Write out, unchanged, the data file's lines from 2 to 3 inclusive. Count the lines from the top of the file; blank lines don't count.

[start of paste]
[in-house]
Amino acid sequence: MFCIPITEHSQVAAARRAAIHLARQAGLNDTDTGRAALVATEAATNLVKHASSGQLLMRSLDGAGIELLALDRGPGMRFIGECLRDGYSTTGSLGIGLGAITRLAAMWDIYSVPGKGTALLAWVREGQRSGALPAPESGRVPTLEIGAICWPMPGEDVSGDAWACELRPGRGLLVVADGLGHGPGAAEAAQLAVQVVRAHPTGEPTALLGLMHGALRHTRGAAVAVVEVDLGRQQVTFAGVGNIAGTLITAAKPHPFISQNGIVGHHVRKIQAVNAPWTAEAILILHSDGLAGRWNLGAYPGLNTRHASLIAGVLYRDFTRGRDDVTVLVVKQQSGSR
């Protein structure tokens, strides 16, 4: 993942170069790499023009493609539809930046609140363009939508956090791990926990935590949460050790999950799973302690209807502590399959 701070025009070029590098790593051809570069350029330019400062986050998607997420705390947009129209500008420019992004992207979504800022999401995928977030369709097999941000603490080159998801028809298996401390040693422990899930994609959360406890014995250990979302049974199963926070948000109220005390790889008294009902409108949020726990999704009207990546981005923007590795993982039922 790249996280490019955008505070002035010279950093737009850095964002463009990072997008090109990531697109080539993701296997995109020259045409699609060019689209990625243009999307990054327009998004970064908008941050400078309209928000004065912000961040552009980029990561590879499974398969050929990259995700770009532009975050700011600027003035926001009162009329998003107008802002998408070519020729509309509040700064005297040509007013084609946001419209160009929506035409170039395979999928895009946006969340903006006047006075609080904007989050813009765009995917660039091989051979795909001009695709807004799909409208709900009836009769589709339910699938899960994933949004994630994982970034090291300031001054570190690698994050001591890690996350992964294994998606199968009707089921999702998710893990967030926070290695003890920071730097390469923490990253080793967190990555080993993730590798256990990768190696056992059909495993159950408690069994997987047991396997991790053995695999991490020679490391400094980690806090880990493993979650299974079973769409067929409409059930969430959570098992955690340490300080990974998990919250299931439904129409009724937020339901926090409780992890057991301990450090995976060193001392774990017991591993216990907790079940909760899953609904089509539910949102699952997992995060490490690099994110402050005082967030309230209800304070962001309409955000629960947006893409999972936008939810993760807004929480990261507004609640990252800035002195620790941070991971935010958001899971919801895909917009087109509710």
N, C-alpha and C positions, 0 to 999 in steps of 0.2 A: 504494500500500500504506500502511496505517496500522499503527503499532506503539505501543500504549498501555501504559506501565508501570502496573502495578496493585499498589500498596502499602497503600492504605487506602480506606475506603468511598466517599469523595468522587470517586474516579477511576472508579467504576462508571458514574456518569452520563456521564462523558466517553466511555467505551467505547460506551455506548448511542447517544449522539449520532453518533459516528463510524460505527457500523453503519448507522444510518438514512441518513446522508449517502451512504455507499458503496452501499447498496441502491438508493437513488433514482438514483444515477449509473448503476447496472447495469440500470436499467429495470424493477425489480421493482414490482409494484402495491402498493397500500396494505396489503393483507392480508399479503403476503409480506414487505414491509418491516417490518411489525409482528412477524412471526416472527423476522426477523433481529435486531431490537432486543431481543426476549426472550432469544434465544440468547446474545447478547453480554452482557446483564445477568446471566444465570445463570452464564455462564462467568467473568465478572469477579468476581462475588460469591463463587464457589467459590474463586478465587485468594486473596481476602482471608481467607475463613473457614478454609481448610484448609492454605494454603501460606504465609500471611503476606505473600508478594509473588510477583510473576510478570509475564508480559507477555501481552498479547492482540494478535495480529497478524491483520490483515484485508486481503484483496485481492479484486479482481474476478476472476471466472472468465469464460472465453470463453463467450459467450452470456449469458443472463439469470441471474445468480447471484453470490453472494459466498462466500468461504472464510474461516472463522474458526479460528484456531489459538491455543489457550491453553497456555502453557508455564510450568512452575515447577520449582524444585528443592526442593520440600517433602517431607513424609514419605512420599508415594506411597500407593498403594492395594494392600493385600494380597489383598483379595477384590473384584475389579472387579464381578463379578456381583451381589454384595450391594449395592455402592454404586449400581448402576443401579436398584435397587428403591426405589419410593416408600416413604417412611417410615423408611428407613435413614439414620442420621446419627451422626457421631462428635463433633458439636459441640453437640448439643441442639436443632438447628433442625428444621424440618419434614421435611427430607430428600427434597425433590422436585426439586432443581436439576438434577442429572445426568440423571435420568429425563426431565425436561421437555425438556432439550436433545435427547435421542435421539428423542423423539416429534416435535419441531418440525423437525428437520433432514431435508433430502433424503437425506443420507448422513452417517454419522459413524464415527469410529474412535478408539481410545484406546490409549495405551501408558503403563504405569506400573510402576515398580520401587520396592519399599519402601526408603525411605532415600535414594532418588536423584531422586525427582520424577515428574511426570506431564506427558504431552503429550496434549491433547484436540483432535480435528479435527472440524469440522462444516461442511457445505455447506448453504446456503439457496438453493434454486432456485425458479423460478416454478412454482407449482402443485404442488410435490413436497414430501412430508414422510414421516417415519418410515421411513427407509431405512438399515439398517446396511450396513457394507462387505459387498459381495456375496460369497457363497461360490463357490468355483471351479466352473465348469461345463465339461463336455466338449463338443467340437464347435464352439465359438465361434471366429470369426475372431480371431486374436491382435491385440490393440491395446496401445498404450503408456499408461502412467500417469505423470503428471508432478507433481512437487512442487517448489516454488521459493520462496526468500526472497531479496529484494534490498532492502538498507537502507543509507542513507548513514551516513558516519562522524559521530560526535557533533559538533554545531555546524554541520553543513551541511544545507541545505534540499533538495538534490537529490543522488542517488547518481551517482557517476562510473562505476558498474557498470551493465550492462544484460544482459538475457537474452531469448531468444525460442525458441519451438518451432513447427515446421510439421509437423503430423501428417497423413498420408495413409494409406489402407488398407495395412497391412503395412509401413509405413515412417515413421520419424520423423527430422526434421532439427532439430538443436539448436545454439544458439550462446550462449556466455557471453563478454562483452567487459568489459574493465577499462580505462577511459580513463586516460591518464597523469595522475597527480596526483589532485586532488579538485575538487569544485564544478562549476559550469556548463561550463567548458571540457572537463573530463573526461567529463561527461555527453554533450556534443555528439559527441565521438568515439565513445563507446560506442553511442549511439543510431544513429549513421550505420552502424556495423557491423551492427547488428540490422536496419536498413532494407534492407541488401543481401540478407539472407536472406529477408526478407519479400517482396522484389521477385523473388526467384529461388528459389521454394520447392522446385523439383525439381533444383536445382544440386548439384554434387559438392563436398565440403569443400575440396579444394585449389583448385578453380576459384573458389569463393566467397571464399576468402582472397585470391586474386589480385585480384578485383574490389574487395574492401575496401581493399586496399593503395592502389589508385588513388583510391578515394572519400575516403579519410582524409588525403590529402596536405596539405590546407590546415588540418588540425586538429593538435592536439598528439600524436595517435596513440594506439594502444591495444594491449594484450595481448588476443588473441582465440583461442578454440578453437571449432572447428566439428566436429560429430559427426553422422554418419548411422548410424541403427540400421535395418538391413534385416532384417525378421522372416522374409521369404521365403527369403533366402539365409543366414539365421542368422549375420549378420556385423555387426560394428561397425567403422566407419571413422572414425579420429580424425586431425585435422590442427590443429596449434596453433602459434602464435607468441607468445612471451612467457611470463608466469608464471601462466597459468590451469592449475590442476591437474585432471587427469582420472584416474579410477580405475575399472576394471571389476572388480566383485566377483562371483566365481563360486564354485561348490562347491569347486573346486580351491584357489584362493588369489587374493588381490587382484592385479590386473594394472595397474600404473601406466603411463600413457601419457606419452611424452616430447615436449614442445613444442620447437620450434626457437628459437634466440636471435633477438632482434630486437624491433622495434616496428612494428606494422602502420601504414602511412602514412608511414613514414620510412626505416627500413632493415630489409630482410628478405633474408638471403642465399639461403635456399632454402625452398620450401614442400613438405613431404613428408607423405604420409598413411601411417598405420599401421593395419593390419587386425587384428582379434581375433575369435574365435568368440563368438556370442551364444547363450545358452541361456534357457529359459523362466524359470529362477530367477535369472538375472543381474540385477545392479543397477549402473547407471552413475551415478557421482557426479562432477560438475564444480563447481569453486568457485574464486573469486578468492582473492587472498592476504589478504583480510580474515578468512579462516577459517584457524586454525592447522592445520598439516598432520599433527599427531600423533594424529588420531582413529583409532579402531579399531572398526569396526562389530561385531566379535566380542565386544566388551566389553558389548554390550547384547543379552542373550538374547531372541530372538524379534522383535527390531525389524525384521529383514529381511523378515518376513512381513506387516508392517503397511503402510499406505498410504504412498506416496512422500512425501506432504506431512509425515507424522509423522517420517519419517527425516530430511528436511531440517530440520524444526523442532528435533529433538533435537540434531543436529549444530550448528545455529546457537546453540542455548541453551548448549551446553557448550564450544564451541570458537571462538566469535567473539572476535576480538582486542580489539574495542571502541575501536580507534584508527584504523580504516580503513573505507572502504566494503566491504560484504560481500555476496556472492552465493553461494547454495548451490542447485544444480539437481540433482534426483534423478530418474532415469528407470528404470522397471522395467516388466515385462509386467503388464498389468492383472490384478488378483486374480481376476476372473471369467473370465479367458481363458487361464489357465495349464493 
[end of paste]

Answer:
Amino acid sequence: MFCIPITEHSQVAAARRAAIHLARQAGLNDTDTGRAALVATEAATNLVKHASSGQLLMRSLDGAGIELLALDRGPGMRFIGECLRDGYSTTGSLGIGLGAITRLAAMWDIYSVPGKGTALLAWVREGQRSGALPAPESGRVPTLEIGAICWPMPGEDVSGDAWACELRPGRGLLVVADGLGHGPGAAEAAQLAVQVVRAHPTGEPTALLGLMHGALRHTRGAAVAVVEVDLGRQQVTFAGVGNIAGTLITAAKPHPFISQNGIVGHHVRKIQAVNAPWTAEAILILHSDGLAGRWNLGAYPGLNTRHASLIAGVLYRDFTRGRDDVTVLVVKQQSGSR
């Protein structure tokens, strides 16, 4: 993942170069790499023009493609539809930046609140363009939508956090791990926990935590949460050790999950799973302690209807502590399959 701070025009070029590098790593051809570069350029330019400062986050998607997420705390947009129209500008420019992004992207979504800022999401995928977030369709097999941000603490080159998801028809298996401390040693422990899930994609959360406890014995250990979302049974199963926070948000109220005390790889008294009902409108949020726990999704009207990546981005923007590795993982039922 790249996280490019955008505070002035010279950093737009850095964002463009990072997008090109990531697109080539993701296997995109020259045409699609060019689209990625243009999307990054327009998004970064908008941050400078309209928000004065912000961040552009980029990561590879499974398969050929990259995700770009532009975050700011600027003035926001009162009329998003107008802002998408070519020729509309509040700064005297040509007013084609946001419209160009929506035409170039395979999928895009946006969340903006006047006075609080904007989050813009765009995917660039091989051979795909001009695709807004799909409208709900009836009769589709339910699938899960994933949004994630994982970034090291300031001054570190690698994050001591890690996350992964294994998606199968009707089921999702998710893990967030926070290695003890920071730097390469923490990253080793967190990555080993993730590798256990990768190696056992059909495993159950408690069994997987047991396997991790053995695999991490020679490391400094980690806090880990493993979650299974079973769409067929409409059930969430959570098992955690340490300080990974998990919250299931439904129409009724937020339901926090409780992890057991301990450090995976060193001392774990017991591993216990907790079940909760899953609904089509539910949102699952997992995060490490690099994110402050005082967030309230209800304070962001309409955000629960947006893409999972936008939810993760807004929480990261507004609640990252800035002195620790941070991971935010958001899971919801895909917009087109509710």